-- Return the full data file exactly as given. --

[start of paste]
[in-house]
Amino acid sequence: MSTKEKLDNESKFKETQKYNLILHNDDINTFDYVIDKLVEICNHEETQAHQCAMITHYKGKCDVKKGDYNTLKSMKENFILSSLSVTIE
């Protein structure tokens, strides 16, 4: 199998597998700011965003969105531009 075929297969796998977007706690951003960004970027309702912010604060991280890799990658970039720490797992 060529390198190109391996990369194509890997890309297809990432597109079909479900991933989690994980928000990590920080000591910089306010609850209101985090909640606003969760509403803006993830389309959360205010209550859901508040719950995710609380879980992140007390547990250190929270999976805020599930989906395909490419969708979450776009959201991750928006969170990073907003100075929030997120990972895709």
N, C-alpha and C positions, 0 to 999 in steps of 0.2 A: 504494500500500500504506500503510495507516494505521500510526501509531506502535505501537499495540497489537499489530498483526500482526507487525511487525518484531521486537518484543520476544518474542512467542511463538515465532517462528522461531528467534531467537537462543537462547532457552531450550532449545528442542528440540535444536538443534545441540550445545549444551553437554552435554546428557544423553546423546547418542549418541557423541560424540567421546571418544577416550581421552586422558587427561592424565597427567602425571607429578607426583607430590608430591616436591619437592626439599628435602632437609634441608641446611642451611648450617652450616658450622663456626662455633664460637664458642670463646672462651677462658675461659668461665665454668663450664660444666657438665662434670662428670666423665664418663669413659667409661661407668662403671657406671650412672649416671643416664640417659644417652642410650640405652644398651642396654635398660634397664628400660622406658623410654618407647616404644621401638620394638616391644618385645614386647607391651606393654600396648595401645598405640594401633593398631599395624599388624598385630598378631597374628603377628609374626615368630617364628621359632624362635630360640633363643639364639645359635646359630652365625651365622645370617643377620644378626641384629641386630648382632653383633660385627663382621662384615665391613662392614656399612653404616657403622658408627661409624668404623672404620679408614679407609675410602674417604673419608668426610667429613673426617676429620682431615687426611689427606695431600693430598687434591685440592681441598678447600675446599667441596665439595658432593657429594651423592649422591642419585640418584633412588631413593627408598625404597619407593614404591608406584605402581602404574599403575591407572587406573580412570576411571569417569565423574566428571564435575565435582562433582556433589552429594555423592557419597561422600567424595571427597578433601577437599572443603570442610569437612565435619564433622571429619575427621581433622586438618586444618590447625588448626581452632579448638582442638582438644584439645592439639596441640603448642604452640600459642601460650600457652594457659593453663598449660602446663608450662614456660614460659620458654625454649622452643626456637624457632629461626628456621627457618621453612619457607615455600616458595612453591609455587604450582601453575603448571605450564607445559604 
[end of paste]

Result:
[in-house]
Amino acid sequence: MSTKEKLDNESKFKETQKYNLILHNDDINTFDYVIDKLVEICNHEETQAHQCAMITHYKGKCDVKKGDYNTLKSMKENFILSSLSVTIE
């Protein structure tokens, strides 16, 4: 199998597998700011965003969105531009 075929297969796998977007706690951003960004970027309702912010604060991280890799990658970039720490797992 060529390198190109391996990369194509890997890309297809990432597109079909479900991933989690994980928000990590920080000591910089306010609850209101985090909640606003969760509403803006993830389309959360205010209550859901508040719950995710609380879980992140007390547990250190929270999976805020599930989906395909490419969708979450776009959201991750928006969170990073907003100075929030997120990972895709």
N, C-alpha and C positions, 0 to 999 in steps of 0.2 A: 504494500500500500504506500503510495507516494505521500510526501509531506502535505501537499495540497489537499489530498483526500482526507487525511487525518484531521486537518484543520476544518474542512467542511463538515465532517462528522461531528467534531467537537462543537462547532457552531450550532449545528442542528440540535444536538443534545441540550445545549444551553437554552435554546428557544423553546423546547418542549418541557423541560424540567421546571418544577416550581421552586422558587427561592424565597427567602425571607429578607426583607430590608430591616436591619437592626439599628435602632437609634441608641446611642451611648450617652450616658450622663456626662455633664460637664458642670463646672462651677462658675461659668461665665454668663450664660444666657438665662434670662428670666423665664418663669413659667409661661407668662403671657406671650412672649416671643416664640417659644417652642410650640405652644398651642396654635398660634397664628400660622406658623410654618407647616404644621401638620394638616391644618385645614386647607391651606393654600396648595401645598405640594401633593398631599395624599388624598385630598378631597374628603377628609374626615368630617364628621359632624362635630360640633363643639364639645359635646359630652365625651365622645370617643377620644378626641384629641386630648382632653383633660385627663382621662384615665391613662392614656399612653404616657403622658408627661409624668404623672404620679408614679407609675410602674417604673419608668426610667429613673426617676429620682431615687426611689427606695431600693430598687434591685440592681441598678447600675446599667441596665439595658432593657429594651423592649422591642419585640418584633412588631413593627408598625404597619407593614404591608406584605402581602404574599403575591407572587406573580412570576411571569417569565423574566428571564435575565435582562433582556433589552429594555423592557419597561422600567424595571427597578433601577437599572443603570442610569437612565435619564433622571429619575427621581433622586438618586444618590447625588448626581452632579448638582442638582438644584439645592439639596441640603448642604452640600459642601460650600457652594457659593453663598449660602446663608450662614456660614460659620458654625454649622452643626456637624457632629461626628456621627457618621453612619457607615455600616458595612453591609455587604450582601453575603448571605450564607445559604 